The Australian Federal Police (AFP) will lead a new cross-agency taskforce to tackle ransomware crime.
Named ‘Operation Orcus’, AFP cyber experts will be working alongside officials from the Australian Cyber Security Centre (ACSC), the Australian Criminal Intelligence Commission, AUSTRAC, and state and territory police.
The launch of the task force was reported in the Weekend Australian with a tough talking statement from Minister for Home Affairs Karen Andrews MP: “Time’s up for the organised criminals who prey on our schools, hospitals, businesses and private citizens with this despicable technology.”
It comes a year after the ACSC declared that “ransomware has become one of the most significant cyber threats facing the operation of private sector organisations”, in its annual cyber threat annual cyber threat report for 2019-20.
The AFP received an additional funding in last years (6 October) federal Budget to combat cybercrime, including $28.9 million in the current financial year (2021-22).
The Shadow Minister for Cyber Security, Tim Watts MP has been urging the Morrison Government to develop robust ransomware policy, publishing a discussion paper on the matter in February.
In March, the Industry Advisory Committee on cyber security issued its first public discussion paper on ransomware: “Locked Out: Tackling Australia’s ransomware threat.”
Also in March, the head of ACSC, Abigail Bradshaw, addressed ransomware extensively in a speech , warning: “We are also seeing an increase in the professional syndicates operating ransomware crime – for example – ransomware as a service, and the coupling of ransomware attacks with DDOS attacks to increase the pressure to pay.”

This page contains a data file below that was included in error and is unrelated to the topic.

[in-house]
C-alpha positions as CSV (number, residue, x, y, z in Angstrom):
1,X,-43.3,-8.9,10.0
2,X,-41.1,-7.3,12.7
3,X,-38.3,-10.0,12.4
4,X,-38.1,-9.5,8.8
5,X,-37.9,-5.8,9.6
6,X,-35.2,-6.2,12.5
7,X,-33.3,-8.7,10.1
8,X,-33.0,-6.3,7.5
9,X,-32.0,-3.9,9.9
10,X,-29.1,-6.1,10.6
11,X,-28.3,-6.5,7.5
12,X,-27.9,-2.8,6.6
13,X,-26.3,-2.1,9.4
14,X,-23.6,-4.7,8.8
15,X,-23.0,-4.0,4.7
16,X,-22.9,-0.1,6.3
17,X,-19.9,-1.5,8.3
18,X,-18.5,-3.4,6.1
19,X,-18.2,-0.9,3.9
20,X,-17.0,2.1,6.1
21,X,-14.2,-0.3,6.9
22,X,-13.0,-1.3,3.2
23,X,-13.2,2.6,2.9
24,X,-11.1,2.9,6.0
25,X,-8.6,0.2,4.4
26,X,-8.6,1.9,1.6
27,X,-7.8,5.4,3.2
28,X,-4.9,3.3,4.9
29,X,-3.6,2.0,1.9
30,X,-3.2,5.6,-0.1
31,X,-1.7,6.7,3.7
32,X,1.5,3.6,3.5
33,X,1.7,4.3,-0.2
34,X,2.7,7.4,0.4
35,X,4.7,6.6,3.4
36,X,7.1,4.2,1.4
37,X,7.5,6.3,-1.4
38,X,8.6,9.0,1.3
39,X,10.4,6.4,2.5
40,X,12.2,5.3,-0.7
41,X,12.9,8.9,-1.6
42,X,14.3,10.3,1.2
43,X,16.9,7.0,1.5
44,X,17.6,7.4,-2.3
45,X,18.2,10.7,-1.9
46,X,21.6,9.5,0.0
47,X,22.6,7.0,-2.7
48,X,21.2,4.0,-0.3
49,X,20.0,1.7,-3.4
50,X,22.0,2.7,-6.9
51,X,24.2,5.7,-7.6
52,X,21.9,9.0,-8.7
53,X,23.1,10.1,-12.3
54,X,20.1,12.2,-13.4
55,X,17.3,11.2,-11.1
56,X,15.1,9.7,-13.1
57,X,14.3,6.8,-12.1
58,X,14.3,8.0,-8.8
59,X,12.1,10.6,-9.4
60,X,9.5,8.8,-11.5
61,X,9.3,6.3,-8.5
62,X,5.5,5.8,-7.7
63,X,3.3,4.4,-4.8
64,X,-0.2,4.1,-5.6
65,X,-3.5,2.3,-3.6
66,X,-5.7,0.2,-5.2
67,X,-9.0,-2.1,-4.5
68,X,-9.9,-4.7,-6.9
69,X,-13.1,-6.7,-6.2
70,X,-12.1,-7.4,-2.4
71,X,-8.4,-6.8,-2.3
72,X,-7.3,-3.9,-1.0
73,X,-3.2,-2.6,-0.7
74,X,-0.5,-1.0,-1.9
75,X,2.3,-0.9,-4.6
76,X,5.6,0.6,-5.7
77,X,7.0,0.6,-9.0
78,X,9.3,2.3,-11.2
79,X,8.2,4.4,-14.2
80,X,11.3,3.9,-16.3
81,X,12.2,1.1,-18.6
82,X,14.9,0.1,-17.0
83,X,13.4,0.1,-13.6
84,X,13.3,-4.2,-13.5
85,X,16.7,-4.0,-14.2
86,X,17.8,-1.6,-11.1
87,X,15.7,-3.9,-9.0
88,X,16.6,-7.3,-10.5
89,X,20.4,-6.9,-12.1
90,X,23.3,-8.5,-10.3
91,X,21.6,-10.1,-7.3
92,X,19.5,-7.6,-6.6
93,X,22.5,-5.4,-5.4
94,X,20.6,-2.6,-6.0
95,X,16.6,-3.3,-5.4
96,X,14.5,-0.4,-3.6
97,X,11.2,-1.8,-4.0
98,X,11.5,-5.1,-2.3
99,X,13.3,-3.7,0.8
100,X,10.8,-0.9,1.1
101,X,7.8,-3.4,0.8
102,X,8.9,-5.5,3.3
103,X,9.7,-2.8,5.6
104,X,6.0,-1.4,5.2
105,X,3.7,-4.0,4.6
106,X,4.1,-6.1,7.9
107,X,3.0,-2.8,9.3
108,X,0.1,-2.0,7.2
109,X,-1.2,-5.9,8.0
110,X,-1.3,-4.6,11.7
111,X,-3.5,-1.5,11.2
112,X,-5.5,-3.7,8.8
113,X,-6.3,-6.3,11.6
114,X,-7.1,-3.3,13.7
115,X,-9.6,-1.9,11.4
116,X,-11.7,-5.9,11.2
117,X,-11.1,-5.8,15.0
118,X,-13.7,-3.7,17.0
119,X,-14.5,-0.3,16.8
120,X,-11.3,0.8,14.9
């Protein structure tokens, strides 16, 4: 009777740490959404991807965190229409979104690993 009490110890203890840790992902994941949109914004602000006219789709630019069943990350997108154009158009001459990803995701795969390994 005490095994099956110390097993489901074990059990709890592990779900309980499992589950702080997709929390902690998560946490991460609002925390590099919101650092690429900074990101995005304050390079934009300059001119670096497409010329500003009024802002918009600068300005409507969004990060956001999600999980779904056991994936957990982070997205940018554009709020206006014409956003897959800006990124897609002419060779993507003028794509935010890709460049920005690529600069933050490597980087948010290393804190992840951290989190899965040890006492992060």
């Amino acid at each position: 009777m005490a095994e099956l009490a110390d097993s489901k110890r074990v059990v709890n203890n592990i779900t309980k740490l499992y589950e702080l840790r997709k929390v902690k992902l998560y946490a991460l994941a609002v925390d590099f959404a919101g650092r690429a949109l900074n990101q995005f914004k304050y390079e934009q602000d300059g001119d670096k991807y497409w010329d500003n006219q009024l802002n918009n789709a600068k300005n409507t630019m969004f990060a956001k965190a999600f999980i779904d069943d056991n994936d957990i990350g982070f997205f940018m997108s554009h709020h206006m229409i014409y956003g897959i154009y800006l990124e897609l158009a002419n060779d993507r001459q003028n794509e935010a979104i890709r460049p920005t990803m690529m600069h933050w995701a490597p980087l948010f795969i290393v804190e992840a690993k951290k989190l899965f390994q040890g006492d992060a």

Aged care provider UnitingCare Queensland was targeted in a ransom attack in April; and meat processor JBS and Nine Entertainment were hit in May.
On 10 June, the of Australian Signals Directorate (ASD), Rachel Noble, told the parliamentary joint committee on intelligence there has been “a 60 per cent increase in ransomware attacks against Australian entities between this year and last year.”
In his speech introducing the draft bill to the House of Representatives, Watts notes “Australia's cyber security strategy 2020” only mentions ransomware twice, once in a third-party quote and once in a list of issues the ACSC can provide advice to businesses on.”
The chair of the government’s Industry Advisory Committee on cyber security, Telstra CEO Andy Penn, released the group’s first annual report on Thursday, 15 July.
It contains extensive warnings about ransomware, including a warning that “rapid growth of ransomware and business email compromise, ‘cybercrime-as-a-service’ whereby criminals with limited technological skills can now buy and use bespoke ransomware and increasing targeting of supply chains.”
The advisory committee also recommends the Morrison Government develop “a clearer policy position on the payment of ransoms by organisations subject to ransomware attacks, as well as undertaking a review of cyber insurance regimes to understand their efficacy in mitigating cyber threats.”
Orcus is a god of the underworld in ancient Roman mythology, the ‘punisher of broken oaths’.